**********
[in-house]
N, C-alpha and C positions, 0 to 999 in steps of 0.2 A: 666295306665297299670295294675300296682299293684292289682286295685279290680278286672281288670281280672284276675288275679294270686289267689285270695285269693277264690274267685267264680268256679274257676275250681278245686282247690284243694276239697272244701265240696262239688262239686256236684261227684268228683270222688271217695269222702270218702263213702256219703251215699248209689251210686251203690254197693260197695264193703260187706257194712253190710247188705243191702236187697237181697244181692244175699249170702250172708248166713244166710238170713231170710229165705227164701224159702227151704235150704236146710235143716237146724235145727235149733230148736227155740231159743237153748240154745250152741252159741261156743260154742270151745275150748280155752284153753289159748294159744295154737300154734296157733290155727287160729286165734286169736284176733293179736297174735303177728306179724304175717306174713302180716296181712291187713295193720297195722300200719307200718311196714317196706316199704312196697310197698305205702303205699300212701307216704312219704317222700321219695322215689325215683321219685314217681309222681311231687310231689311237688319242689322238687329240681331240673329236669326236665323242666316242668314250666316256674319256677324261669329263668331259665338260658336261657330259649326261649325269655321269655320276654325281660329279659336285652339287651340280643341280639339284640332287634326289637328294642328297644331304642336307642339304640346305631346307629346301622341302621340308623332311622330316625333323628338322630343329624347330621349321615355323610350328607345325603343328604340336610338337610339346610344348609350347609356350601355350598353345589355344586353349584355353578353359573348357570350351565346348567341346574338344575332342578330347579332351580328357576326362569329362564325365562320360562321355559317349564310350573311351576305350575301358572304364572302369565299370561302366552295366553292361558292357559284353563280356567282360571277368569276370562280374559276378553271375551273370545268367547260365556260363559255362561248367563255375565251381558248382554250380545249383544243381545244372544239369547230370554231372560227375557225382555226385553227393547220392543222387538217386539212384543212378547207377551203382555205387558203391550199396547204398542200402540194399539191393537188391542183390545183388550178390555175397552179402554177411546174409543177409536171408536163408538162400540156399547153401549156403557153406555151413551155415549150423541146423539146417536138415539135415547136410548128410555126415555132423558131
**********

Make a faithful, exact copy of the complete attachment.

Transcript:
[in-house]
N, C-alpha and C positions, 0 to 999 in steps of 0.2 A: 666295306665297299670295294675300296682299293684292289682286295685279290680278286672281288670281280672284276675288275679294270686289267689285270695285269693277264690274267685267264680268256679274257676275250681278245686282247690284243694276239697272244701265240696262239688262239686256236684261227684268228683270222688271217695269222702270218702263213702256219703251215699248209689251210686251203690254197693260197695264193703260187706257194712253190710247188705243191702236187697237181697244181692244175699249170702250172708248166713244166710238170713231170710229165705227164701224159702227151704235150704236146710235143716237146724235145727235149733230148736227155740231159743237153748240154745250152741252159741261156743260154742270151745275150748280155752284153753289159748294159744295154737300154734296157733290155727287160729286165734286169736284176733293179736297174735303177728306179724304175717306174713302180716296181712291187713295193720297195722300200719307200718311196714317196706316199704312196697310197698305205702303205699300212701307216704312219704317222700321219695322215689325215683321219685314217681309222681311231687310231689311237688319242689322238687329240681331240673329236669326236665323242666316242668314250666316256674319256677324261669329263668331259665338260658336261657330259649326261649325269655321269655320276654325281660329279659336285652339287651340280643341280639339284640332287634326289637328294642328297644331304642336307642339304640346305631346307629346301622341302621340308623332311622330316625333323628338322630343329624347330621349321615355323610350328607345325603343328604340336610338337610339346610344348609350347609356350601355350598353345589355344586353349584355353578353359573348357570350351565346348567341346574338344575332342578330347579332351580328357576326362569329362564325365562320360562321355559317349564310350573311351576305350575301358572304364572302369565299370561302366552295366553292361558292357559284353563280356567282360571277368569276370562280374559276378553271375551273370545268367547260365556260363559255362561248367563255375565251381558248382554250380545249383544243381545244372544239369547230370554231372560227375557225382555226385553227393547220392543222387538217386539212384543212378547207377551203382555205387558203391550199396547204398542200402540194399539191393537188391542183390545183388550178390555175397552179402554177411546174409543177409536171408536163408538162400540156399547153401549156403557153406555151413551155415549150423541146423539146417536138415539135415547136410548128410555126415555132423558131